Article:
* Q3 net loss C$0.55 vs est loss C$0.73
* Takes C$3 billion in charges
* Stock up 9.4 pct as loss not as bad as expected (Adds details)
By Cameron French
TORONTO, Nov 4 (Reuters) - Manulife Financial MFC.TO MFC.TO reported a fivefold increase in its third-quarter loss on Thursday due to C$3 billion in charges and a writedown, but the company’s shares rose nearly 10 percent as the loss was not as big as the market had expected.
The Toronto-based insurer lost C$947 million, or 55 Canadian cents a share, compared with a year-before loss of C$172 million, or 12 Canadian cents a share. But that bettered the loss of 73 Canadian cents a share expected by analysts.
The headline loss factored in several large items, including a C$2 billion to strengthen reserves following a review of actuarial assumptions, and a C$1 billion goodwill impairment charge to account for the effect of a grim economic outlook on Manulife’s extensive U.S. business.
But as with rival Sun Life Financial’s SLF.TO results on Wednesday, the impact of financial market movements during the quarter was better than expected. Manulife had a C$1 billion net gain from the positive impact of stronger equity markets versus the negative impact of lower interest rates.
A combination of weak equity markets and low interest rates had sent Manulife to a C$2.4 billion loss in the second quarter, and Manulife has been working to hedge its exposure.
“What this quarter is starting to show is that we’re progressing toward an environment where underlying operating earnings are going to carry a little more weight, and some of the noise that’s coming through on headline side is going to subside,” said Craig Fehr, an analyst at Edward Jones in St. Louis, Missouri.
During the quarter, Manulife hedged C$3.3 billion of its variable annuity portfolio, which has been a weight on its results in recent quarters.
Speaking on a conference call, Manulife Chief Executive Donald Guloien said the company had hedged an additional C$800 million of the portfolio on Thursday.
He said the insurer’s results “reflect a quarter in which we made considerable headway repositioning our business.”
Manulife said it had hedged 25 percent of its earnings sensitivity to equity markets. It plans to have 60 percent of the sensitivity hedged by the end of 2012 and 75 percent by the end of 2014.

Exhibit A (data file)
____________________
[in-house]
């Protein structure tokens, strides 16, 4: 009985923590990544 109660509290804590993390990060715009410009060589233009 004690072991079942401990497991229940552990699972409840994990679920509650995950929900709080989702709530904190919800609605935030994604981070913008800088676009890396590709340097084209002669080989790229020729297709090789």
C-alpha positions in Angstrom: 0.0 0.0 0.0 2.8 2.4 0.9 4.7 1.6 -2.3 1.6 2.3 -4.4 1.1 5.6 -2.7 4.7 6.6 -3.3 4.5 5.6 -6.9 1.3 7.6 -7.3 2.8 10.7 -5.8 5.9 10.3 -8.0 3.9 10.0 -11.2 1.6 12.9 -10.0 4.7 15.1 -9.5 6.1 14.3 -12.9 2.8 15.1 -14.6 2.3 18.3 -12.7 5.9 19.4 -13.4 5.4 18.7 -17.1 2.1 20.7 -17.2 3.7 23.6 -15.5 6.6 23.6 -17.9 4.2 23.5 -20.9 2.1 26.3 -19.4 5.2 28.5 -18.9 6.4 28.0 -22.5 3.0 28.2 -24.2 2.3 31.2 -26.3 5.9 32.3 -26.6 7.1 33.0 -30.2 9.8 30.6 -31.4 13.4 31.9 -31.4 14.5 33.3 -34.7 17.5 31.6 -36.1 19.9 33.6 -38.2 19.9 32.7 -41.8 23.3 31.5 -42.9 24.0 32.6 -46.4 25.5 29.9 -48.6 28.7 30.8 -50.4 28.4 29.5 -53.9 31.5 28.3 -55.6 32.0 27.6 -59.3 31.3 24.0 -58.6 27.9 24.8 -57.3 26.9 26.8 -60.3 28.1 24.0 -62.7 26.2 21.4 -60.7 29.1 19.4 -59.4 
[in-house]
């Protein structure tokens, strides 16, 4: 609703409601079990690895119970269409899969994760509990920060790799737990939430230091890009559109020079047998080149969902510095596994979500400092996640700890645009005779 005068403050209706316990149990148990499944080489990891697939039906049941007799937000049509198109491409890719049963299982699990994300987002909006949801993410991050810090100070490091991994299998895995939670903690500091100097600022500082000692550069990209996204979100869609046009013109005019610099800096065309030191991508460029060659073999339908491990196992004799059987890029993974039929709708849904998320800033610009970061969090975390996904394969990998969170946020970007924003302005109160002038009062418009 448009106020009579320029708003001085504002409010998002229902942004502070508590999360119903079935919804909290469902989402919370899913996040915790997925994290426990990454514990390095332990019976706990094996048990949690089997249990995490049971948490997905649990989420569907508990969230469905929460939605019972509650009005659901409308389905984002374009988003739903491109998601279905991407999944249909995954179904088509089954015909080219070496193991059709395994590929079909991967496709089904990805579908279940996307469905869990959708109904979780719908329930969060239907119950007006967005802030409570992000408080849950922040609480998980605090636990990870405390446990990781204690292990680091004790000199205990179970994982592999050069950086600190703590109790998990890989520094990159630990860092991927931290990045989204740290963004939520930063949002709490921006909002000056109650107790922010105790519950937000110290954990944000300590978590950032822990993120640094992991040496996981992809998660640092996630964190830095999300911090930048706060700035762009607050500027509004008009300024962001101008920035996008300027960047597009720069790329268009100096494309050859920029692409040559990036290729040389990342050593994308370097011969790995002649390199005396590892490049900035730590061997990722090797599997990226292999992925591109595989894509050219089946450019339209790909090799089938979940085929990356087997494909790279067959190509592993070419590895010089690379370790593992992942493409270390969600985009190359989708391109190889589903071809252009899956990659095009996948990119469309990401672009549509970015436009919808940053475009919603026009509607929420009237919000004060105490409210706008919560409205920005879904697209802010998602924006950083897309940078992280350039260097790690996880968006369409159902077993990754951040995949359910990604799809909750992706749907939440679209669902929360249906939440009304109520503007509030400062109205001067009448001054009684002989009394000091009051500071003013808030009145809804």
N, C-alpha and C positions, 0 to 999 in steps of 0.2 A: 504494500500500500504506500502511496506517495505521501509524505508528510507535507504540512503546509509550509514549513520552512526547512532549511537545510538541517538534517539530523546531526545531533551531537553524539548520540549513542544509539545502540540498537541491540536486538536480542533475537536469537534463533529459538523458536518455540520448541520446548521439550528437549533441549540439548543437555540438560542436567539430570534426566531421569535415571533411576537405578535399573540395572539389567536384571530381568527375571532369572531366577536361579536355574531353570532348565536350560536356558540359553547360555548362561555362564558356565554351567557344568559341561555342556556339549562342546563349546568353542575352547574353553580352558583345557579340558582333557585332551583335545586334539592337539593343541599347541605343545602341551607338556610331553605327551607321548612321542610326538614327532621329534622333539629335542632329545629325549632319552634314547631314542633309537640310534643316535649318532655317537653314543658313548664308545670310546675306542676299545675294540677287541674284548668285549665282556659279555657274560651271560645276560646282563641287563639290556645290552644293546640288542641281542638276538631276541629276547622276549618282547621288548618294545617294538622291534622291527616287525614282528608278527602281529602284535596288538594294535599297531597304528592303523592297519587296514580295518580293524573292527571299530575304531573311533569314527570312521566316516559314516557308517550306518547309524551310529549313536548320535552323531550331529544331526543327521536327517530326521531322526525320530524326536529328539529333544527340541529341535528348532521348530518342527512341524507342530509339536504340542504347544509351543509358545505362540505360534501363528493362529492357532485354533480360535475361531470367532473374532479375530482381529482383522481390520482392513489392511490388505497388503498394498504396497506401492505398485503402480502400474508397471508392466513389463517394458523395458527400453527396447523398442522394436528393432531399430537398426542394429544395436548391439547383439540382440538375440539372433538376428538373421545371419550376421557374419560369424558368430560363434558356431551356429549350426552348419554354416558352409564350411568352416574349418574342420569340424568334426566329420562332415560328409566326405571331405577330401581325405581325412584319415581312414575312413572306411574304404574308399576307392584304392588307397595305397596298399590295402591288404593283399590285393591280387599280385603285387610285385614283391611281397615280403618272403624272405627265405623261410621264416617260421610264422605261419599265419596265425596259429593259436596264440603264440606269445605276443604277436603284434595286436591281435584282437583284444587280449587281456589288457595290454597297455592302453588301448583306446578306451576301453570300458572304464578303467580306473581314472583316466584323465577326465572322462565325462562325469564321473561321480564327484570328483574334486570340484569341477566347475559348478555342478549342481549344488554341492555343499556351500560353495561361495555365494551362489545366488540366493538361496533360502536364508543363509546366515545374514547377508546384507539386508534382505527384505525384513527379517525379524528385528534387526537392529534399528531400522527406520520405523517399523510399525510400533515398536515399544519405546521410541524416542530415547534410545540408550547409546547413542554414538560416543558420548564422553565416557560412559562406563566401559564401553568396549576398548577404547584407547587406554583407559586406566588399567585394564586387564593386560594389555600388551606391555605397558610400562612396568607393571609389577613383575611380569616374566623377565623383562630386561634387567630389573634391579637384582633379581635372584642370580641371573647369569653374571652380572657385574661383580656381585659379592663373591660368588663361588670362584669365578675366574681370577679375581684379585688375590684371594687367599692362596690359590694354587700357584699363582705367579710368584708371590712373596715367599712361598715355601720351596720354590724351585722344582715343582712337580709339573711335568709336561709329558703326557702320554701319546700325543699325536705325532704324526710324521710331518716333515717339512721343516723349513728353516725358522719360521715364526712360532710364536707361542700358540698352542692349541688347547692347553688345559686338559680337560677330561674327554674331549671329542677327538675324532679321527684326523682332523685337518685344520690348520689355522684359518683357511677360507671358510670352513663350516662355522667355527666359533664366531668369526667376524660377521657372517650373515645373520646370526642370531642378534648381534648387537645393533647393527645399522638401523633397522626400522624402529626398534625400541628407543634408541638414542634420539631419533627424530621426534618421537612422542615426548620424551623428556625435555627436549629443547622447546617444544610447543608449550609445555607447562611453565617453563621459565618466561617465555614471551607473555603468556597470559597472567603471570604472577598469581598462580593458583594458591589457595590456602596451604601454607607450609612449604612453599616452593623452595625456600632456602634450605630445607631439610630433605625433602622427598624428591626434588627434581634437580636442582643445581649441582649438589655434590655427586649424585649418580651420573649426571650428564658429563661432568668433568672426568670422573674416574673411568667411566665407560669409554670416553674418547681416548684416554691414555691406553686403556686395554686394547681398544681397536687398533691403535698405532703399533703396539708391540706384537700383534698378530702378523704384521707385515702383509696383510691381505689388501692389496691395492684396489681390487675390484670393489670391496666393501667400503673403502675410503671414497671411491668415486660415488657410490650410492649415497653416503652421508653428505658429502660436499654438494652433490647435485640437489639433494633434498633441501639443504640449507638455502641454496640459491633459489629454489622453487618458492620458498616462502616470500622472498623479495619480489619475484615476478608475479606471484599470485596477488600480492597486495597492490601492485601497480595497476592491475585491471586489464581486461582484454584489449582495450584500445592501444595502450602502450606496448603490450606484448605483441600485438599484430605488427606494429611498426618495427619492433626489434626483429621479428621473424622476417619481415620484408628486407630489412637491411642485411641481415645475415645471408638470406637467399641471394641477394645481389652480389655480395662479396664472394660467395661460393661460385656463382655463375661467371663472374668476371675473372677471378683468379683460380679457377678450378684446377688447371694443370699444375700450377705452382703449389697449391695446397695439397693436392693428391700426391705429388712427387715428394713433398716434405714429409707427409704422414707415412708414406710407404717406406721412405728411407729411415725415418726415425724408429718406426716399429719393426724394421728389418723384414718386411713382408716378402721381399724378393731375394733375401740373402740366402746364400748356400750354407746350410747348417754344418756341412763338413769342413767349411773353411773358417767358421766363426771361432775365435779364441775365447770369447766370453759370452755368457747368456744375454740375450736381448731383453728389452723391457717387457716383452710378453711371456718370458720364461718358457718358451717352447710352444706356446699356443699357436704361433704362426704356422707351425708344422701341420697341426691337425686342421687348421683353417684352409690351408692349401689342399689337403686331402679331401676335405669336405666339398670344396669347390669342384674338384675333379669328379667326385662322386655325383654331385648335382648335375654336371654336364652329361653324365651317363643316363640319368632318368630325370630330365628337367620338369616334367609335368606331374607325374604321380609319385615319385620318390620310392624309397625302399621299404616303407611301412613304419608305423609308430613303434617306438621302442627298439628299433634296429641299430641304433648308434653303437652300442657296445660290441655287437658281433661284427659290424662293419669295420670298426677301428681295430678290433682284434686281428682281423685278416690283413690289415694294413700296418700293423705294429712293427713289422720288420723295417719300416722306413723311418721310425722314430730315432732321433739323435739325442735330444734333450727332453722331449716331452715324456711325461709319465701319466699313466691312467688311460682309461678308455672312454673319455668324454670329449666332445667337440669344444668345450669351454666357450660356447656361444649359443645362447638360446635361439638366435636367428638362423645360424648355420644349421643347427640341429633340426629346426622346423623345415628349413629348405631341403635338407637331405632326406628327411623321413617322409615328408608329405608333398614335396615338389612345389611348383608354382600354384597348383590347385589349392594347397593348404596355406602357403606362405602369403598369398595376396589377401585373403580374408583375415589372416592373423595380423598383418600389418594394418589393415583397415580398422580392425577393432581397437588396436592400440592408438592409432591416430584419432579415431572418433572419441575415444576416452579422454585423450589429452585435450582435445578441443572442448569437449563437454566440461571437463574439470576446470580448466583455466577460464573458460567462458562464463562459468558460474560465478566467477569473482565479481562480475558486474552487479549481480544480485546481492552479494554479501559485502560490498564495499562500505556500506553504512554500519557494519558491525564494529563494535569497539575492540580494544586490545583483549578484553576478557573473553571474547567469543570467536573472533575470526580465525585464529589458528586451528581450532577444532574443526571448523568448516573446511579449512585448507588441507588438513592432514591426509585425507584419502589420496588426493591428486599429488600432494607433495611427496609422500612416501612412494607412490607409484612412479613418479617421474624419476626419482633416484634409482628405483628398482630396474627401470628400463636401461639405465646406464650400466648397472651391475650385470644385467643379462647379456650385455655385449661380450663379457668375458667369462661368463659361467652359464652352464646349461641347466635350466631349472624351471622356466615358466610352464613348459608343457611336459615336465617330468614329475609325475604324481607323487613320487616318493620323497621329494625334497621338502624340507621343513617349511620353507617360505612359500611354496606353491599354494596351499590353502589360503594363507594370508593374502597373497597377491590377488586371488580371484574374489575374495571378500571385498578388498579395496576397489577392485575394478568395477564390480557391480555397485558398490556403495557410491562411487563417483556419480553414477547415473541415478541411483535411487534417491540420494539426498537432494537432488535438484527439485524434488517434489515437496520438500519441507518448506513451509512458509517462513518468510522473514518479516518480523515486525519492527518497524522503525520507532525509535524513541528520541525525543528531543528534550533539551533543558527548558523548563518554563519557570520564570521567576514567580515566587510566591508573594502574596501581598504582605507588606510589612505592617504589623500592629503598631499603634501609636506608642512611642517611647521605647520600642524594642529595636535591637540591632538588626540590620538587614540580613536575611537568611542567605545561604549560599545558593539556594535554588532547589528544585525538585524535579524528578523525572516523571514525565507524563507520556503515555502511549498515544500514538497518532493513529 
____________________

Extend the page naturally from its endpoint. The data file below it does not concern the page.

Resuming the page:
However, increasing the hedges could strip as much as C$250 million a year from annual earnings by 2014, Guloien said.
The company’s shares rose C$1.21, or 9.4 percent, to finish the session at C$14.11. The stock’s high of C$14.33 on Thursday was its highest level since early August.
“We view (the) results as positive relative to our expectations in the following areas: underlying earnings, capital and earnings sensitivities,” RBC Capital Markets analyst Andre-Philippe Hardy said in a note.
Under U.S. accounting rules, which are more lenient on accounting for the impact of market shifts on liabilities, Manulife lost C$212 million, the company said.
Adjusted earnings from operations during the quarter were C$779 million, which is within the company’s forecast range of C$700 million to C$800 million.
The insurer’s minimum continuing capital and surplus requirements, a key measure of balance sheet strength, was 234 percent at the end of the quarter, up 13 percentage points from June 30, Manulife said.
The industry is now bracing for new international accounting rules that are to be implemented in 2011, which will force insurers to hold more capital on their balance sheet.
Manulife has said it will likely take a C$2.2 billion goodwill impairment charge when the rules are implemented.
Debt rating agency Standard & Poor’s said on Thursday it was placing the insurer on ratings watch negative due to the company’s earnings volatility and unhedged market risks.
$1=$1.00 Canadian Reporting by Cameron French; editing by Peter Galloway